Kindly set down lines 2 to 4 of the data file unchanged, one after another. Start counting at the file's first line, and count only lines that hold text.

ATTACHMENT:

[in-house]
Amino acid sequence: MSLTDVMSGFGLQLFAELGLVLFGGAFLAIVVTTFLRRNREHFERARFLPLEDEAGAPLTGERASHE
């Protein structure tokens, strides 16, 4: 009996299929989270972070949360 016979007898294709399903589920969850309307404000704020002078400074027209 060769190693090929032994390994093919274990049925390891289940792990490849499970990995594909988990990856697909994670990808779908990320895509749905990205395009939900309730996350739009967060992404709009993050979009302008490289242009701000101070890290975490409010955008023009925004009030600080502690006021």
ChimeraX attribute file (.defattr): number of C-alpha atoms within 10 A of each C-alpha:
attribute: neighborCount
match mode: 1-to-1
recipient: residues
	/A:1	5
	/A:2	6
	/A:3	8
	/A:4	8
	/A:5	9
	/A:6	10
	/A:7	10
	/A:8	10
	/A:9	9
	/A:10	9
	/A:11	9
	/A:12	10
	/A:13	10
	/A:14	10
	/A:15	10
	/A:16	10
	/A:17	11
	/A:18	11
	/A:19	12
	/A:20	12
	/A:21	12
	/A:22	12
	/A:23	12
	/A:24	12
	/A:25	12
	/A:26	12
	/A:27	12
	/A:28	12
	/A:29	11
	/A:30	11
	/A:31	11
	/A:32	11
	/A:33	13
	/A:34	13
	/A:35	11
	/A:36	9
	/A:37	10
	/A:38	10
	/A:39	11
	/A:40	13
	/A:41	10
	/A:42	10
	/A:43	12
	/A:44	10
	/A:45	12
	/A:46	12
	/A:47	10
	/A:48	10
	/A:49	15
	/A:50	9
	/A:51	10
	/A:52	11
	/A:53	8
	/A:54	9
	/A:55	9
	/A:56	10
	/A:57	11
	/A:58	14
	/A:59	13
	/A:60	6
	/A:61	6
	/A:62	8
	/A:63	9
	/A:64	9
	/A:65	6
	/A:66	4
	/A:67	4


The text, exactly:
Amino acid sequence: MSLTDVMSGFGLQLFAELGLVLFGGAFLAIVVTTFLRRNREHFERARFLPLEDEAGAPLTGERASHE
């Protein structure tokens, strides 16, 4: 009996299929989270972070949360 016979007898294709399903589920969850309307404000704020002078400074027209 060769190693090929032994390994093919274990049925390891289940792990490849499970990995594909988990990856697909994670990808779908990320895509749905990205395009939900309730996350739009967060992404709009993050979009302008490289242009701000101070890290975490409010955008023009925004009030600080502690006021």
ChimeraX attribute file (.defattr): number of C-alpha atoms within 10 A of each C-alpha: